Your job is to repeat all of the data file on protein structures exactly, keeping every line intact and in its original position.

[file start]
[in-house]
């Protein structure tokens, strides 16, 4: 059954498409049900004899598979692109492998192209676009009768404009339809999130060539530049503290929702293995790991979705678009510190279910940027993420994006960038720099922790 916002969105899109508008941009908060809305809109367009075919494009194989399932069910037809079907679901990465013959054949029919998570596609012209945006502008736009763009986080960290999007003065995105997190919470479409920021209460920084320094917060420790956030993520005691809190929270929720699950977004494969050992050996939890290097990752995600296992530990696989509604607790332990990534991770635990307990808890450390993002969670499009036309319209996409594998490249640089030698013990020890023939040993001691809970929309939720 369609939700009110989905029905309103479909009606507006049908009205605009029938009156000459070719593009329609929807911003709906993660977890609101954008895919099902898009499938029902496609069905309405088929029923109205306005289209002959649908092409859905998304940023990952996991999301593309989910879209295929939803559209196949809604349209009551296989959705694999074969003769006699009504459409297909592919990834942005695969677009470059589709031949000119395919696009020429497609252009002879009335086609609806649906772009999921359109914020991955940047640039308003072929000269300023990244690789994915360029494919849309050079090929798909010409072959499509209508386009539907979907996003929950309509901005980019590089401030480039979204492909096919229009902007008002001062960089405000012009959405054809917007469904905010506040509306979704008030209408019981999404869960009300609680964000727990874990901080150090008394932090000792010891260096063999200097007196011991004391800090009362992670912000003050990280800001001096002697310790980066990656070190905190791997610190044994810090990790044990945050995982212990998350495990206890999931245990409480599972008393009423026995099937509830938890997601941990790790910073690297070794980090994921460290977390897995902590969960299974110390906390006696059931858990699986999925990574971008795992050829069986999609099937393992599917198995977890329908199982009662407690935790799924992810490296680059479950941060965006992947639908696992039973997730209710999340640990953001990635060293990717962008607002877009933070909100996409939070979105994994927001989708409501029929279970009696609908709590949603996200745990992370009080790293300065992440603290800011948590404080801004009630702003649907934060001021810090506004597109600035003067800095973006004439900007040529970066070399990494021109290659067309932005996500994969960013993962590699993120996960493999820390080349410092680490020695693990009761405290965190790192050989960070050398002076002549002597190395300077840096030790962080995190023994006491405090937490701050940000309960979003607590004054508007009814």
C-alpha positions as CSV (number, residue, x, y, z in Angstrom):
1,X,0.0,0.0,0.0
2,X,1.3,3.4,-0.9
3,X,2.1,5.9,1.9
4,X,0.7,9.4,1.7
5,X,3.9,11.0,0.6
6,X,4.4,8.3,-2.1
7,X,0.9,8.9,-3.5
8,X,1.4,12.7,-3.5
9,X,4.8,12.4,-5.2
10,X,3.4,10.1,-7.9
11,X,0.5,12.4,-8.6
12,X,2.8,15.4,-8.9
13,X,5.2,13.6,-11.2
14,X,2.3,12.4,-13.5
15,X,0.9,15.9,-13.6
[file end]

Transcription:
[in-house]
């Protein structure tokens, strides 16, 4: 059954498409049900004899598979692109492998192209676009009768404009339809999130060539530049503290929702293995790991979705678009510190279910940027993420994006960038720099922790 916002969105899109508008941009908060809305809109367009075919494009194989399932069910037809079907679901990465013959054949029919998570596609012209945006502008736009763009986080960290999007003065995105997190919470479409920021209460920084320094917060420790956030993520005691809190929270929720699950977004494969050992050996939890290097990752995600296992530990696989509604607790332990990534991770635990307990808890450390993002969670499009036309319209996409594998490249640089030698013990020890023939040993001691809970929309939720 369609939700009110989905029905309103479909009606507006049908009205605009029938009156000459070719593009329609929807911003709906993660977890609101954008895919099902898009499938029902496609069905309405088929029923109205306005289209002959649908092409859905998304940023990952996991999301593309989910879209295929939803559209196949809604349209009551296989959705694999074969003769006699009504459409297909592919990834942005695969677009470059589709031949000119395919696009020429497609252009002879009335086609609806649906772009999921359109914020991955940047640039308003072929000269300023990244690789994915360029494919849309050079090929798909010409072959499509209508386009539907979907996003929950309509901005980019590089401030480039979204492909096919229009902007008002001062960089405000012009959405054809917007469904905010506040509306979704008030209408019981999404869960009300609680964000727990874990901080150090008394932090000792010891260096063999200097007196011991004391800090009362992670912000003050990280800001001096002697310790980066990656070190905190791997610190044994810090990790044990945050995982212990998350495990206890999931245990409480599972008393009423026995099937509830938890997601941990790790910073690297070794980090994921460290977390897995902590969960299974110390906390006696059931858990699986999925990574971008795992050829069986999609099937393992599917198995977890329908199982009662407690935790799924992810490296680059479950941060965006992947639908696992039973997730209710999340640990953001990635060293990717962008607002877009933070909100996409939070979105994994927001989708409501029929279970009696609908709590949603996200745990992370009080790293300065992440603290800011948590404080801004009630702003649907934060001021810090506004597109600035003067800095973006004439900007040529970066070399990494021109290659067309932005996500994969960013993962590699993120996960493999820390080349410092680490020695693990009761405290965190790192050989960070050398002076002549002597190395300077840096030790962080995190023994006491405090937490701050940000309960979003607590004054508007009814």
C-alpha positions as CSV (number, residue, x, y, z in Angstrom):
1,X,0.0,0.0,0.0
2,X,1.3,3.4,-0.9
3,X,2.1,5.9,1.9
4,X,0.7,9.4,1.7
5,X,3.9,11.0,0.6
6,X,4.4,8.3,-2.1
7,X,0.9,8.9,-3.5
8,X,1.4,12.7,-3.5
9,X,4.8,12.4,-5.2
10,X,3.4,10.1,-7.9
11,X,0.5,12.4,-8.6
12,X,2.8,15.4,-8.9
13,X,5.2,13.6,-11.2
14,X,2.3,12.4,-13.5
15,X,0.9,15.9,-13.6